Canciamilla: In the current environment, no. There really isn't, because nobody really cares about the past. There's almost a disdain or irrelevance placed on members who are termed out. It's like, "OK, you've had your shot, now go away." There's not a great deal of store put into learning lessons, and I think that that's a major mistake. What I have seen—particularly as the Assembly has lost more senior staff—is that the behavior in the body deteriorates from one class to the next. And I mean that personally, professionally, from a policy standpoint and also with respect to the courtesies and traditions of the Assembly.
Each class loses a little bit. Some of the things that were held in great regard when I came into the Legislature are no longer even paid attention to. You see it especially in relation to gut-and-amends. Gut-and-amends were once only rarely used. Six years ago, you were taken aback by them. You thought, "Oh my gosh, this must be really important because they're having to do this." Now it's just standard operating procedure. At the end of a session it's just a free-for-all.
Here's the problem: bad behavior by the current class will be picked up by the incoming class, and they're not going to raise the quality of the legislative process a notch, they're going to lower it. Each time, things get a little more disorganized and a little worse. As this happens, staff members—with far less experience than staff members from the past—accumulate more power. The goal becomes to just "get things done," and that's a product of our failure to share and pass down information.
PT: That doesn't bode well for the future.
Canciamilla: No, it doesn't. We need to raise public awareness and the level of debate so that people can see just how dysfunctional the system really is. It's not simply about the escapades of the Legislature—it's about the failure of a major governmental institution to resolve problems.
PT: We speak to California legislators on both sides of the aisle who say very similar things about the dysfunctionality of the system. If it's a structural issue and not something rooted in partisan politics, why haven't reform advocates been able to make any headway?
Canciamilla: Well, keep in mind that there are people who are truly sincere about wanting to reform a broken system and there are those for whom it's just lip service. It's like bipartisanship. Four years ago, "bipartisanship" was a dirty word. Governor Schwarzenegger was able to bring the importance of bipartisanship to the public, and he created a dynamic in which bipartisanship was popular. Well, in legislative terms, it was popular only as a good sound bite. Now members like myself, Joe Nation, Keith Richman, Barbara Matthews and others are looking at ways that we can create some institutional change from the outside.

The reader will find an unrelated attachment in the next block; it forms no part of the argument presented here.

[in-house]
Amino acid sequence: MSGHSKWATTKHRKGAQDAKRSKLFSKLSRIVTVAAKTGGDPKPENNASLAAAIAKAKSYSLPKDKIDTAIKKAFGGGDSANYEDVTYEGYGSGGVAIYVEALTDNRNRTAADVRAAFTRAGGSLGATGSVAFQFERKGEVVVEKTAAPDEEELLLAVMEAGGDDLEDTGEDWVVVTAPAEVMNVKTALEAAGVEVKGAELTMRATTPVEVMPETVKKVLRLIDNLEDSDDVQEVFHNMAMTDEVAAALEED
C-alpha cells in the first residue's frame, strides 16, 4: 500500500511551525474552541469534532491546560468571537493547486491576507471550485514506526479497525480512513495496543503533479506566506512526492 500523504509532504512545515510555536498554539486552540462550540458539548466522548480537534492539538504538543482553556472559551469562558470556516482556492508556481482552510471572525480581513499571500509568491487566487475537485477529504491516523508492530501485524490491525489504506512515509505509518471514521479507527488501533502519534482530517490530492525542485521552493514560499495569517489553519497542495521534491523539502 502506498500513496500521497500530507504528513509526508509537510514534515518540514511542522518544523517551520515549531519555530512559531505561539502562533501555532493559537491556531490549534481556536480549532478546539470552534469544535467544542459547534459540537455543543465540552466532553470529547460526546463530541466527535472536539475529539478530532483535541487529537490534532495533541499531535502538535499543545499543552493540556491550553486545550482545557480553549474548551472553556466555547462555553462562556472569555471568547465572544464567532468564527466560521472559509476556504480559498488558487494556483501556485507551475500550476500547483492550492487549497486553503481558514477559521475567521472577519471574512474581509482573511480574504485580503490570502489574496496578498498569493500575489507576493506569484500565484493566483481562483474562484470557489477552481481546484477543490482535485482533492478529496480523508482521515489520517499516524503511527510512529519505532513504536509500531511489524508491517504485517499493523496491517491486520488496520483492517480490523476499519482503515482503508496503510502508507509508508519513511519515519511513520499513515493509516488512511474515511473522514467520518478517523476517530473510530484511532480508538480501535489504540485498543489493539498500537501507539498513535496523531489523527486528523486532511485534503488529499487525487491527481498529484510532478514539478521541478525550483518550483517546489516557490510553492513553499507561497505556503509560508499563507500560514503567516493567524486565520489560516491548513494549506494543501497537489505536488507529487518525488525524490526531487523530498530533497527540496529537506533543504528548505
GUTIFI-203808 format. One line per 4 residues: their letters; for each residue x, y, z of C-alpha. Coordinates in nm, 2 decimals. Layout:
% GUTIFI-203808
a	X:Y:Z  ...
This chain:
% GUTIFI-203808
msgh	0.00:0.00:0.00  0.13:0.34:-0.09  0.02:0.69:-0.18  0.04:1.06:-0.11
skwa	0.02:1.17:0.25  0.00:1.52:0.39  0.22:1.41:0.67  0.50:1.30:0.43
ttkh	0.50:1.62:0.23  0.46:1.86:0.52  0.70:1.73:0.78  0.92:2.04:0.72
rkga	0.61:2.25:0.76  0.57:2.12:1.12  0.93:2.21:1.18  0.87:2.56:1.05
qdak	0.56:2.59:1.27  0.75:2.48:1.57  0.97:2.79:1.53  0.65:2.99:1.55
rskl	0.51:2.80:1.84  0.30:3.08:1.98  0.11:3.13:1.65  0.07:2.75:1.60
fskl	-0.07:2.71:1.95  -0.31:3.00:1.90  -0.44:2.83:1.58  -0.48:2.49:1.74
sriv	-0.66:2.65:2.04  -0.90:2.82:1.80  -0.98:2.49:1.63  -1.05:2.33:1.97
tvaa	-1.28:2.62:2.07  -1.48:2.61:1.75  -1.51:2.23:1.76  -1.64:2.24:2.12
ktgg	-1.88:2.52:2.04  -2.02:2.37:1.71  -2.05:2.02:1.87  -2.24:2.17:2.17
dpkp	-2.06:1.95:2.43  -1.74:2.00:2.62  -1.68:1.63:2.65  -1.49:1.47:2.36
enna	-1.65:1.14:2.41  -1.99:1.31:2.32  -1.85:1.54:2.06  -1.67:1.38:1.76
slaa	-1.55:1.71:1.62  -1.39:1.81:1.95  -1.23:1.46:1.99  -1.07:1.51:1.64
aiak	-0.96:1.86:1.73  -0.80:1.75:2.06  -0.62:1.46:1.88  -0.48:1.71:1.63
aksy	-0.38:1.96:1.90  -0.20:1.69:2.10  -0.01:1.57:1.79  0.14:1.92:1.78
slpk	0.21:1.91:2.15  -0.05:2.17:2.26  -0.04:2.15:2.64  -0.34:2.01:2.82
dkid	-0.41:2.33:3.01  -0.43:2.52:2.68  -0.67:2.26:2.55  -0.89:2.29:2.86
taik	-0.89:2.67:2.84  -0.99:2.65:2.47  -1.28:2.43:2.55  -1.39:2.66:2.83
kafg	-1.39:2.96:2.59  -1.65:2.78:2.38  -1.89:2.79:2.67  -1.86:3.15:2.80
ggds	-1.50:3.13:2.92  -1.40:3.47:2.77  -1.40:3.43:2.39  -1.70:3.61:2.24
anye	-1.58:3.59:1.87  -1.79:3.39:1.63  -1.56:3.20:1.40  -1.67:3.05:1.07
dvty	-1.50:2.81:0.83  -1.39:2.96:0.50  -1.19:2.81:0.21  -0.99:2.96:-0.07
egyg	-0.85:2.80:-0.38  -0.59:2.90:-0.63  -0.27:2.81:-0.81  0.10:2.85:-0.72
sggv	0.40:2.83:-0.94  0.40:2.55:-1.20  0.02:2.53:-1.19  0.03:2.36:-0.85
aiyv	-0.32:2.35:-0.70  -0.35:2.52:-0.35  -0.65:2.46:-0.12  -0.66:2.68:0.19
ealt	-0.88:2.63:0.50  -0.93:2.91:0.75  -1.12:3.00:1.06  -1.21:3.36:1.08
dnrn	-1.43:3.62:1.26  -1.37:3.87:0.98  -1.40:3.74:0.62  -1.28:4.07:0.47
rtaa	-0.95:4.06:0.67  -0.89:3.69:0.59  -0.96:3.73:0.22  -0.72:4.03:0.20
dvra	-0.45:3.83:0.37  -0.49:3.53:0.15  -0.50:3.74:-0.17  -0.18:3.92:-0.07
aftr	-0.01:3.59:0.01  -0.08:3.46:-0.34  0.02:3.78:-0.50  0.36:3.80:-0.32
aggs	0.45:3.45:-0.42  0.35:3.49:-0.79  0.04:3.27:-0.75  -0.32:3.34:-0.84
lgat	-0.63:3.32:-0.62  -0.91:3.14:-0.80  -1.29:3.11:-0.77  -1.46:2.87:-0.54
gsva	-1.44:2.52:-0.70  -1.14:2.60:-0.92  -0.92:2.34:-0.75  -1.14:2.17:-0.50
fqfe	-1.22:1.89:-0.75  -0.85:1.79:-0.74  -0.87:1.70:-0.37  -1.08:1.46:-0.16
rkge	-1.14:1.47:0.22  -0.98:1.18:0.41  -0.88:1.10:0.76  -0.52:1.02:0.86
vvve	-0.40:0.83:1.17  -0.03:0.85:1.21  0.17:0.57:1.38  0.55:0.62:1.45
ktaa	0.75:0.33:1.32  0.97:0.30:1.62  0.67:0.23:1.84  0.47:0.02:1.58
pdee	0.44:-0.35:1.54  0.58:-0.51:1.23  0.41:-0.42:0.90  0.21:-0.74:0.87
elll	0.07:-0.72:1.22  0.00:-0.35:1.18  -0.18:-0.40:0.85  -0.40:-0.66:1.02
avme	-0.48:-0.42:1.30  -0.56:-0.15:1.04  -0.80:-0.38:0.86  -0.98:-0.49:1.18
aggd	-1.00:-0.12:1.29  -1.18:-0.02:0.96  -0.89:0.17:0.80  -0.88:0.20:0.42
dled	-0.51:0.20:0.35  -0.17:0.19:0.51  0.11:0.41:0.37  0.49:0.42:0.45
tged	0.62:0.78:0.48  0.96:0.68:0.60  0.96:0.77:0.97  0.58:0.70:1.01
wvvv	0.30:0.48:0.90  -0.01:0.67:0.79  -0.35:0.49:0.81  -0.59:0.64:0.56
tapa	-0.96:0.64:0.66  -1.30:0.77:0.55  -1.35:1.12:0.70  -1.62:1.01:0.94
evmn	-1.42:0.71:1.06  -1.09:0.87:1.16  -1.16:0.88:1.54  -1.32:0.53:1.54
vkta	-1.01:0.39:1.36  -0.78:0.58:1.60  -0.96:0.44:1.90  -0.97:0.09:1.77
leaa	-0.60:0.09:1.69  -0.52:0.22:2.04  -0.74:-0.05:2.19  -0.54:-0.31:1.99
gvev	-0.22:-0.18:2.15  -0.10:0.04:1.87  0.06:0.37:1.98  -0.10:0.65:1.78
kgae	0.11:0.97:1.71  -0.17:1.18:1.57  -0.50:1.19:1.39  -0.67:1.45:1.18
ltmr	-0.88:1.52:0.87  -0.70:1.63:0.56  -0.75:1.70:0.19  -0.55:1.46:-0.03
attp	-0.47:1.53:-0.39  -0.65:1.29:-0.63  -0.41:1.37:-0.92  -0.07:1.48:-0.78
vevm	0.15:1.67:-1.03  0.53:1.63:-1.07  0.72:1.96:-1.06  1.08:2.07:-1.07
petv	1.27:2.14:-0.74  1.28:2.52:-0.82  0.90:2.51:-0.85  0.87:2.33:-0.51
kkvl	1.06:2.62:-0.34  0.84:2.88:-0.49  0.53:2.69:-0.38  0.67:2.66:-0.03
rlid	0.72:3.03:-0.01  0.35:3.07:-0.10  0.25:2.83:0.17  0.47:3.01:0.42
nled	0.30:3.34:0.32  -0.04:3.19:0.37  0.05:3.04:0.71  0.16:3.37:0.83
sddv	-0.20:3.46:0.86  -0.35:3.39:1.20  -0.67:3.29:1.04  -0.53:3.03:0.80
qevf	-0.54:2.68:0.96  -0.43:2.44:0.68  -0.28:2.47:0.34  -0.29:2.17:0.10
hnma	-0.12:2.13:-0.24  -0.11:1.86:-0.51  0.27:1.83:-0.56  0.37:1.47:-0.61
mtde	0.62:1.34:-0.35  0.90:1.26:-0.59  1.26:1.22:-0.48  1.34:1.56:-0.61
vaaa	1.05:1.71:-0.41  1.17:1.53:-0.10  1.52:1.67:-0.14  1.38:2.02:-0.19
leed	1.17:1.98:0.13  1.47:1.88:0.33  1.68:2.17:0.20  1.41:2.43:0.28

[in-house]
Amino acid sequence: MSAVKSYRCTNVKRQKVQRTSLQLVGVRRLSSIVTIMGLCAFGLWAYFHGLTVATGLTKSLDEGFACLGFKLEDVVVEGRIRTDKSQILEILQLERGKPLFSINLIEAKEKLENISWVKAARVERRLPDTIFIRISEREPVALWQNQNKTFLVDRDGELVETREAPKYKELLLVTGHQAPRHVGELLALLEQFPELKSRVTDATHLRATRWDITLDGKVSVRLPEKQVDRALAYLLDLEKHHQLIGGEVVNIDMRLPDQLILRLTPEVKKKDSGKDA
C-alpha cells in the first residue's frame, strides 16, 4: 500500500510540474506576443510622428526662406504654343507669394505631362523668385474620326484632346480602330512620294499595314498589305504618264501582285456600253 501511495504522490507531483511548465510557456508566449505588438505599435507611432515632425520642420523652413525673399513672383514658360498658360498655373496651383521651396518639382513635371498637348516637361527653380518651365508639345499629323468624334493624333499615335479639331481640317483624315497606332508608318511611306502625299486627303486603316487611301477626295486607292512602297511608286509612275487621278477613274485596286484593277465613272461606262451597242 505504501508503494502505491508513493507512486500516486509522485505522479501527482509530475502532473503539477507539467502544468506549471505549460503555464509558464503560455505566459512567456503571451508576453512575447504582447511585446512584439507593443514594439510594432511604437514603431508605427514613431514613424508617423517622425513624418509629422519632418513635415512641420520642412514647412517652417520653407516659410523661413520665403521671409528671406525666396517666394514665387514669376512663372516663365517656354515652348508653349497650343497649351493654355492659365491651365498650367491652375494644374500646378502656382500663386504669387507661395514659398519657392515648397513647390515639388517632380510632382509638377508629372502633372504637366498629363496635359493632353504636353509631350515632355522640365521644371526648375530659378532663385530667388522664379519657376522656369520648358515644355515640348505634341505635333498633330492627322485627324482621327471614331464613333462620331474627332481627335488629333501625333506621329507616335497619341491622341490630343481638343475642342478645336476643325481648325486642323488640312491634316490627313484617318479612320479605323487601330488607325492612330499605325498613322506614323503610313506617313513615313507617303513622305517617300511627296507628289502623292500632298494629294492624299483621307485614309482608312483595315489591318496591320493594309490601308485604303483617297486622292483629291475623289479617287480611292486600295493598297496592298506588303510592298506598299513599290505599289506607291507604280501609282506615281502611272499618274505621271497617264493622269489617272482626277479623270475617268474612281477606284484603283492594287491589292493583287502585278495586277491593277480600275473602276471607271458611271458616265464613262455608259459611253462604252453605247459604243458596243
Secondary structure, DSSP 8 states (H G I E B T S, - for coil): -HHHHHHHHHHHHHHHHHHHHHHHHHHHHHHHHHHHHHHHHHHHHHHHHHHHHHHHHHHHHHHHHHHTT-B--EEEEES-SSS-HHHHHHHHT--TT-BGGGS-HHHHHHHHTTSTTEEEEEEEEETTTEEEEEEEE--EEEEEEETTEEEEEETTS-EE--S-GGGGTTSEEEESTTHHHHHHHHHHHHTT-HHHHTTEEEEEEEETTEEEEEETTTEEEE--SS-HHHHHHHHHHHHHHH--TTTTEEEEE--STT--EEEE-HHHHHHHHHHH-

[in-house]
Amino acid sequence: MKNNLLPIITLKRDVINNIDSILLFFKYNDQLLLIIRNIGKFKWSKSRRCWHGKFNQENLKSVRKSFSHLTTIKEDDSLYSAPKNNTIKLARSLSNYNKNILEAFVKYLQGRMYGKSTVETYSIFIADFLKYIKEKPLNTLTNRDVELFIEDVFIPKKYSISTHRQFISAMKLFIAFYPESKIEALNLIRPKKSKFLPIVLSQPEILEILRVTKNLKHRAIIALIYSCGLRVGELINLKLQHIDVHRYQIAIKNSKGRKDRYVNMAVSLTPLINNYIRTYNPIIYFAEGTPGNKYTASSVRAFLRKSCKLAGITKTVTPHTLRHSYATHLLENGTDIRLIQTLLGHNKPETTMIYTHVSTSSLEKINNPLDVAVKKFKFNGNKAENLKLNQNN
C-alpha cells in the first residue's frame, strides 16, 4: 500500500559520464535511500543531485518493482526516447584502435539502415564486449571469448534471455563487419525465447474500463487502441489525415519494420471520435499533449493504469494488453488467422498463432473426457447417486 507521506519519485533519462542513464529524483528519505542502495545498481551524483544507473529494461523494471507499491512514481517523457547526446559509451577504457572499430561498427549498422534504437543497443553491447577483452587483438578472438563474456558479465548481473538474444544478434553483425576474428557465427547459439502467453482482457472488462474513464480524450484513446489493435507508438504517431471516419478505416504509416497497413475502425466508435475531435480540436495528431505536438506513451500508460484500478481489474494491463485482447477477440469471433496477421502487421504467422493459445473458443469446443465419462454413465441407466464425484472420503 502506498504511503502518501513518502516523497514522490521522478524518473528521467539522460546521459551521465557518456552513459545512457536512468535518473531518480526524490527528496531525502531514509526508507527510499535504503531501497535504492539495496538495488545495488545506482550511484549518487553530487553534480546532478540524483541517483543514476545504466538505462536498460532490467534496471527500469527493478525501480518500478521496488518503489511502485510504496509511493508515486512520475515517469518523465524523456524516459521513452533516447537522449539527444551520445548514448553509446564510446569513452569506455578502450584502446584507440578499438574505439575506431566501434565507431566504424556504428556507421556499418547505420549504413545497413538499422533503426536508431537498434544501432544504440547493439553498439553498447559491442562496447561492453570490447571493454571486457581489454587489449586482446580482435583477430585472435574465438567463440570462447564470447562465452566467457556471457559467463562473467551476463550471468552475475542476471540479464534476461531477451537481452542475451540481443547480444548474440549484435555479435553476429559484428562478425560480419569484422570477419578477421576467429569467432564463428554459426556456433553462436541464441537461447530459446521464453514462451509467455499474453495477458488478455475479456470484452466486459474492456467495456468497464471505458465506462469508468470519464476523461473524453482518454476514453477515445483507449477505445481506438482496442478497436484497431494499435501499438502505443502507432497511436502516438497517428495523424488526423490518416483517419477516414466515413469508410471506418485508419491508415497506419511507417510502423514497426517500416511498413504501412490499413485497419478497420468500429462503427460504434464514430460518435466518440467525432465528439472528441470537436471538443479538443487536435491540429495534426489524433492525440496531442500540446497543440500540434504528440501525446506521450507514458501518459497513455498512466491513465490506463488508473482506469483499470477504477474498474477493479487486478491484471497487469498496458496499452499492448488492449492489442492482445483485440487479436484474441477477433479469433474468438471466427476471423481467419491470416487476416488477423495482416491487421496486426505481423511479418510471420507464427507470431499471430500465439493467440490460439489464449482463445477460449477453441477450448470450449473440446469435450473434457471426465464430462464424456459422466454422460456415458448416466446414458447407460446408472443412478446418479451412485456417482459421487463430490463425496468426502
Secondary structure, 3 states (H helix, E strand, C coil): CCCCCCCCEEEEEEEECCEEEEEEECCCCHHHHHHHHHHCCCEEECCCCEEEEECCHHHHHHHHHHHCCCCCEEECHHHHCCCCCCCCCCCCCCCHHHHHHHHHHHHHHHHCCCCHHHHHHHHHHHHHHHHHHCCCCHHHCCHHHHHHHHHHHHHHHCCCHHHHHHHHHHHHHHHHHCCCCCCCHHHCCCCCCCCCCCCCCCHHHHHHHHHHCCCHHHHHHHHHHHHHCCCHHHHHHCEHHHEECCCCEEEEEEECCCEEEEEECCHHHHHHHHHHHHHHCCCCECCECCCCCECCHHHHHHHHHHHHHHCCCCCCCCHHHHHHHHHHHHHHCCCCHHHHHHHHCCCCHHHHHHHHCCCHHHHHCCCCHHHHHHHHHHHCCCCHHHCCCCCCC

Many others inside the system don't care, however. They're there for their six years and they hope to accomplish something and that's it. Moreover, you have to recognize that the dysfunction is actually beneficial to many parties.
PT: A few months ago we highlighted your "Citizens' Assembly" bill and its prospects for government reform. Before we go, could you talk about its reception in the Legislature and in committee?
Canciamilla: It never got to committee. The rules of the Assembly require that every bill that is introduced is entitled to a hearing. The bill was introduced in January or February, but we never got a hearing. We sent e-mails and letters to the Speaker and the rules committee staff, but never received a reply. We were initially told that they weren't doing any ACAs yet, and then the clock just ran out.
That's part of the frustration. People will talk about how dysfunctional the system is and how we have to fix it, but every time we've introduced a bill or tried to change the rules and procedures, we can't even get to first base. They don't want that kind of openness, they don't want to give up that control, because control is power. Our experience with the citizens' assembly legislation is just emblematic of the problem. It demonstrates the difficulty of carrying out a real internal discussion about repairing the system. The sad part is that the public doesn't really care, and the political leaders recognize that. It makes it much easier then to dismiss ideas like redistricting, the citizens' assembly, open primaries, etc.
PT: Assemblyman, thank you for your time.
Joe Canciamilla represents the citizens of California's 11th Assembly District. He serves as chairman of the Assembly Select Committee on Growth and Infrastructure and as a member of the following Committees: Aging and Long-Term Care; Agriculture; Jobs, Economic Development and the Economy; Revenue and Taxation; and Veterans' Affairs.